Phoeniconotius eyrensis, from the late Oligocene of South Australia, was one of the most massively built flamingos known. At the time Lake Eyre was a vast inland lake, home to many other water birds as well as crocodiles, lungfish and numerous marsupials. The youngest Australian fossil flamingo is Pleistocene in age. Flamingos most likely became extinct in Australia as increasing aridity caused permanent inland waterways to disappear.
Flamingos are generally put into their own order, Phoenicopteriformes. Flamingos have waterproof plumage, long necks and legs (the legs being longer than the body), webbed feet, and a goose-like call.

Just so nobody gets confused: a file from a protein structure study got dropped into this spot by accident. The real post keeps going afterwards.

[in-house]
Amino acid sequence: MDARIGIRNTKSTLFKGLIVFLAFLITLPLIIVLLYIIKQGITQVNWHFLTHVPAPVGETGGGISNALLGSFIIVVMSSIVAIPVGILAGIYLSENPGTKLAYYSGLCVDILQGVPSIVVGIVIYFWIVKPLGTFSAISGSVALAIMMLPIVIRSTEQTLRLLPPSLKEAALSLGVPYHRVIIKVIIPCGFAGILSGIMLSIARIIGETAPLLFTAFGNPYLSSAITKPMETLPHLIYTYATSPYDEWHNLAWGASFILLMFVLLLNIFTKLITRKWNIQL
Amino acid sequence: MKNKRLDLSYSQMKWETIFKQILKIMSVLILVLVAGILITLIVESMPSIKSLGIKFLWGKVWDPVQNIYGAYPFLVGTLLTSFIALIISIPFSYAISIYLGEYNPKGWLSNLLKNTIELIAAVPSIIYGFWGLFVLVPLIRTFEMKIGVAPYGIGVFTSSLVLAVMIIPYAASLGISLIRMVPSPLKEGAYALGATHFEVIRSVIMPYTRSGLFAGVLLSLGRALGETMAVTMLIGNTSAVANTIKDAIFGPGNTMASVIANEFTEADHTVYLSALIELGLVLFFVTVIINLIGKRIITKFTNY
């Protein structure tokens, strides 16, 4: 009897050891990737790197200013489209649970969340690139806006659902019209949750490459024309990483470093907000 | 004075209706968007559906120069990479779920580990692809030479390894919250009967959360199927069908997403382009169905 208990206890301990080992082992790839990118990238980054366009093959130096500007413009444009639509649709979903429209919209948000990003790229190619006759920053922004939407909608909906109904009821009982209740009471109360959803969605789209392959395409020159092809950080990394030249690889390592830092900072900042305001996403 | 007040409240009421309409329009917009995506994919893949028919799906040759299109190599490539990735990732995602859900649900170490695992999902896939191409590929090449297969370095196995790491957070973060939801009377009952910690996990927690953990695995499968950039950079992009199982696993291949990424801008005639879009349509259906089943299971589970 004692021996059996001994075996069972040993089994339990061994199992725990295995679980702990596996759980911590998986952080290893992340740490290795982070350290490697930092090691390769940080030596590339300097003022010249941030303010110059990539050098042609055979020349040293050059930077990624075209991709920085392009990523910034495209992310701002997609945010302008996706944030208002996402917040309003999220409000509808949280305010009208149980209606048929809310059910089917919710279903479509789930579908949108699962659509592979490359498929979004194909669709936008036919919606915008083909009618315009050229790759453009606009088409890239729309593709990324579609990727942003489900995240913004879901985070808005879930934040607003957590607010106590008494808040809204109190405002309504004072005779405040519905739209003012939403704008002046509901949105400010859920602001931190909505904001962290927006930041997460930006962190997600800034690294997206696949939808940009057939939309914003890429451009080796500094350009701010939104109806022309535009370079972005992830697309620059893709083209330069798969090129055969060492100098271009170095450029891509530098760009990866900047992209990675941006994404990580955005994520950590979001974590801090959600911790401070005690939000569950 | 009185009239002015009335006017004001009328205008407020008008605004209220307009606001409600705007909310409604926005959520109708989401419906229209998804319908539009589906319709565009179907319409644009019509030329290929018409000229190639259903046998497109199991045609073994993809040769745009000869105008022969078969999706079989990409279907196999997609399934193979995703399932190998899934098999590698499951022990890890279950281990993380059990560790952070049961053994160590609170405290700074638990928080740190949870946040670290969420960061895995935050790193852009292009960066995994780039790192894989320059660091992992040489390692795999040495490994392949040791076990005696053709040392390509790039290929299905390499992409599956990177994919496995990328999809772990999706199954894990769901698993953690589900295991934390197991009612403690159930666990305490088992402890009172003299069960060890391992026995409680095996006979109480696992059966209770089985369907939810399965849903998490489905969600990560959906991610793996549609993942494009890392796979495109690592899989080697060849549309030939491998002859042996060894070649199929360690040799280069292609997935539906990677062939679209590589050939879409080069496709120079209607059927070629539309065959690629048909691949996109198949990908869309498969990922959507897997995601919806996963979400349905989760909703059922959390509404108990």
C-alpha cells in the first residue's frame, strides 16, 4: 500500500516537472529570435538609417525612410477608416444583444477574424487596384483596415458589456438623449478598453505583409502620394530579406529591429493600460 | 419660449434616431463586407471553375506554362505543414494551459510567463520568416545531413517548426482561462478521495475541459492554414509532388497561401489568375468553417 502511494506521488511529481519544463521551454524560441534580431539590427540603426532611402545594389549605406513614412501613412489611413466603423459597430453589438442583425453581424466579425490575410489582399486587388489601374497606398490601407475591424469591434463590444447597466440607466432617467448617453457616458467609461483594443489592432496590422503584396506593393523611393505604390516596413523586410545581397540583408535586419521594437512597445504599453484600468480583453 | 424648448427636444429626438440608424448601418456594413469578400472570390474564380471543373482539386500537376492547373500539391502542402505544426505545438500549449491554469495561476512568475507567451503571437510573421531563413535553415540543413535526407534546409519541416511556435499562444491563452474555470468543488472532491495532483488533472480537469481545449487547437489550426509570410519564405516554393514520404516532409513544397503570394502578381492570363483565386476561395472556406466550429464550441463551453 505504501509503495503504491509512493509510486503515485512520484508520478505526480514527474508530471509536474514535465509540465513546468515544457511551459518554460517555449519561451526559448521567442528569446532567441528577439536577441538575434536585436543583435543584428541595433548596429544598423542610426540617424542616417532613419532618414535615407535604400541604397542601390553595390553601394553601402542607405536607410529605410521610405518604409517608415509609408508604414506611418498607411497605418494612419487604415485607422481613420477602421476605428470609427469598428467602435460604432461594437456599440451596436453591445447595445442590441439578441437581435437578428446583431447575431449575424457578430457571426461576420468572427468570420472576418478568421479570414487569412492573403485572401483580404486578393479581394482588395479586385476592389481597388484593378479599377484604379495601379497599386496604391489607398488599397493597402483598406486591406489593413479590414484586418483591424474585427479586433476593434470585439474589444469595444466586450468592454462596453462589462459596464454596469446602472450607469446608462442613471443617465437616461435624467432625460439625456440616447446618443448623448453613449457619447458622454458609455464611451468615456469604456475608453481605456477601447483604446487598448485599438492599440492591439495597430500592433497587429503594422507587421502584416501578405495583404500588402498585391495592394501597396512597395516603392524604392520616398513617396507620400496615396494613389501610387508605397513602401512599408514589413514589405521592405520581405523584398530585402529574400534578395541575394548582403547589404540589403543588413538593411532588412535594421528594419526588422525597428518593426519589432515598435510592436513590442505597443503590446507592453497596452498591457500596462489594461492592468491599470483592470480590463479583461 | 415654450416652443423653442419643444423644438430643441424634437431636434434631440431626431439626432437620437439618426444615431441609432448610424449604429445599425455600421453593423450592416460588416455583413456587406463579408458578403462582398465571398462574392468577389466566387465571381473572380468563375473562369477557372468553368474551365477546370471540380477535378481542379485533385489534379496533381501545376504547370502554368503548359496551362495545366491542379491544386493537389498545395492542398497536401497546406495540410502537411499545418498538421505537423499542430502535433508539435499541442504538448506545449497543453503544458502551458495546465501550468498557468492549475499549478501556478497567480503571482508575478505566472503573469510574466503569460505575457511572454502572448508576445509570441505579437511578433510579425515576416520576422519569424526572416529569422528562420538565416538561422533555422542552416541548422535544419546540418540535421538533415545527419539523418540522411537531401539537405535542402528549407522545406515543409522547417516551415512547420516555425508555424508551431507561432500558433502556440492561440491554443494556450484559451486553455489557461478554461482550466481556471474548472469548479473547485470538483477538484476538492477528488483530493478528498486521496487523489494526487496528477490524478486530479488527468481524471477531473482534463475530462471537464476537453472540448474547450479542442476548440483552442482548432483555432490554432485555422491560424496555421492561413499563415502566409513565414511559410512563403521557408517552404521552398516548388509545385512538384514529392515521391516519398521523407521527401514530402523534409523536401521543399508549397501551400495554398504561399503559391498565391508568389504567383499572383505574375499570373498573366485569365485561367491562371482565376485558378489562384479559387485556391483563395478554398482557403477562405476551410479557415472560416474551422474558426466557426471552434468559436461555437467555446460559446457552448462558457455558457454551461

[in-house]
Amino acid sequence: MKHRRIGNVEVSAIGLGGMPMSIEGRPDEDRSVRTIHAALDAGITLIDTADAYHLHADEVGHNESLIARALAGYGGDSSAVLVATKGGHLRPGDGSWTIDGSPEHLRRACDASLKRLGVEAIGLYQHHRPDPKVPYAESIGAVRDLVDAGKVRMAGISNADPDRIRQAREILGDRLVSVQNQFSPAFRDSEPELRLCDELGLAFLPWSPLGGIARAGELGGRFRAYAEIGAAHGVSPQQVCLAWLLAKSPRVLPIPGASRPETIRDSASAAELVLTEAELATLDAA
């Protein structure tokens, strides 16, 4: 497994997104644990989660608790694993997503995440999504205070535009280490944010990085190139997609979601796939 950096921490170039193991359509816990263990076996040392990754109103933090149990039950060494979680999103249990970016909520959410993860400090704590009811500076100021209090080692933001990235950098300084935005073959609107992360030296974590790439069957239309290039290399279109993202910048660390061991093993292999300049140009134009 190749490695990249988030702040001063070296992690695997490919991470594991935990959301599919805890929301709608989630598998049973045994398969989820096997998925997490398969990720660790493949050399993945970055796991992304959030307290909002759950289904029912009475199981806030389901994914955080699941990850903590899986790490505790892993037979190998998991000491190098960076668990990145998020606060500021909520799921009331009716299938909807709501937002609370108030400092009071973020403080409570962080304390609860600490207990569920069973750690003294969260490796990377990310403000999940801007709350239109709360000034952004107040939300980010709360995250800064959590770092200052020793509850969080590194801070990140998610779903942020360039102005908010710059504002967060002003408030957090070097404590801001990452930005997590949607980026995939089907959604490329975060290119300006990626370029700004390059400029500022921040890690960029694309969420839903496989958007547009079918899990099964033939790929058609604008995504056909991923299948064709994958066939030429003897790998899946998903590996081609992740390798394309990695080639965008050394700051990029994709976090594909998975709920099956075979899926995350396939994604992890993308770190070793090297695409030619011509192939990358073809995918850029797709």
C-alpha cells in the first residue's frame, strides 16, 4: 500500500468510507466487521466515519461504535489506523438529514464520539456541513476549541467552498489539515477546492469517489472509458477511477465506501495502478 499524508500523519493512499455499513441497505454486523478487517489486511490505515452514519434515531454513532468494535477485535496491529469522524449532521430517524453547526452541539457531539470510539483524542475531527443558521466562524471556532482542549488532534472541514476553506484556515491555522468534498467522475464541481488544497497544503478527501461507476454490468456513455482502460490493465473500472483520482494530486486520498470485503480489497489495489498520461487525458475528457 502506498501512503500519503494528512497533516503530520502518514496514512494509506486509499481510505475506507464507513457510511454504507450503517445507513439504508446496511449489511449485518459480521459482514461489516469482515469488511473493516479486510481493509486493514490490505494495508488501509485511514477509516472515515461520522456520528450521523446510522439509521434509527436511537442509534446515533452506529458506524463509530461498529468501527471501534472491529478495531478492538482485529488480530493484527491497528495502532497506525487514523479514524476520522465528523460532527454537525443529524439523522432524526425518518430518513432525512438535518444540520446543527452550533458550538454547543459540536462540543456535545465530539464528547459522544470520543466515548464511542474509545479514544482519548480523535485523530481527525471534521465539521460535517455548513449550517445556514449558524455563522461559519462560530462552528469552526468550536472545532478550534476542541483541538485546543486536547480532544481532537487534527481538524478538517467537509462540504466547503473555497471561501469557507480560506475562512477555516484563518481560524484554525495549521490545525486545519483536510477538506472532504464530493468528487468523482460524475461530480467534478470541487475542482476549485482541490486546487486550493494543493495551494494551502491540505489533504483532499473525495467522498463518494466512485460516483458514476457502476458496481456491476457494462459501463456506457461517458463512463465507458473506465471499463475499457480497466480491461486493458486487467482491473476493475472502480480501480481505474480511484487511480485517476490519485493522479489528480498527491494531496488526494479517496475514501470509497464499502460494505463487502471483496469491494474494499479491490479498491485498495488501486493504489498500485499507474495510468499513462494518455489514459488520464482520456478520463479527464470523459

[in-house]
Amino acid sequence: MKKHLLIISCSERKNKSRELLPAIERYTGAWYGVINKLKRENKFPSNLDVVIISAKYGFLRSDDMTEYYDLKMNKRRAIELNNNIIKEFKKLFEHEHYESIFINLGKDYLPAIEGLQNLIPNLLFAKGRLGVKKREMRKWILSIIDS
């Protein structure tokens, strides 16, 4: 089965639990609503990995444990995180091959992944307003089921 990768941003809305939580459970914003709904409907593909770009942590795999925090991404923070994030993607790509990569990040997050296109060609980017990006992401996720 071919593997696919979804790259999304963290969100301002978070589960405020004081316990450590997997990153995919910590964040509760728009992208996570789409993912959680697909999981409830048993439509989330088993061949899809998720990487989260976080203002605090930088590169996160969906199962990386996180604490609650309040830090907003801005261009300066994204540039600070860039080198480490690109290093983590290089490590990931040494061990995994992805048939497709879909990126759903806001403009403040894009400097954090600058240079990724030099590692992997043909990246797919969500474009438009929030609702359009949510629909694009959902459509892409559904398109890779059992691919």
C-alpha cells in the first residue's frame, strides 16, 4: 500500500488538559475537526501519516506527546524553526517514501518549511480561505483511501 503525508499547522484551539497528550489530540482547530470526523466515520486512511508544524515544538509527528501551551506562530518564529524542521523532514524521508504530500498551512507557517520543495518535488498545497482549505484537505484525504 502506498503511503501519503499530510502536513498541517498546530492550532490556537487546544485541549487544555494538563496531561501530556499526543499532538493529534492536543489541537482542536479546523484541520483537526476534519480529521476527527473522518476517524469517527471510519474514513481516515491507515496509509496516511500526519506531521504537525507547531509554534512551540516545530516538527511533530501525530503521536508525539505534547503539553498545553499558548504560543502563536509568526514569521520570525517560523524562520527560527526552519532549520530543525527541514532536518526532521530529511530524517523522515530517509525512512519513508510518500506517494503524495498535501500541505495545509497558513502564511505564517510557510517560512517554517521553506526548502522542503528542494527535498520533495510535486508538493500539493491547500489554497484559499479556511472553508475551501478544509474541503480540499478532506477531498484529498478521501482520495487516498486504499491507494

The monotypic Phoeniconotius eyrensis was one of the largest and most massively built flamingos known. It was more robust than either its contemporary at Lake Eyre, Phoenicopteris novaehollandiae, or the living Greater Flamingo, Phoenicopteris ruber. Phoeniconotius is known only from a left distal tarsometatarsus with one associated phalange (toe bone), and a second phalange from the opposite foot. Phoeniconotius is identified as a true flamingo because it shares features of the trochlear articulation only with other flamingos (trochlea II is elevated and deflected strongly towards the plantar surface of the foot; and the posterior spur of trochlea II is narrow and sharply offset from the articular surface). Phoeniconotius resembles species of Phoenicopteris, but there are anatomical differences in the trochlear articular surfaces. Judging from the estimated size of its feet, Phoeniconotius was a bit larger than Phoenicopteris ruber. However, the relative length of its legs is unknown. It is comparable in size to the Miocene Megapaloelodus from South Dakota.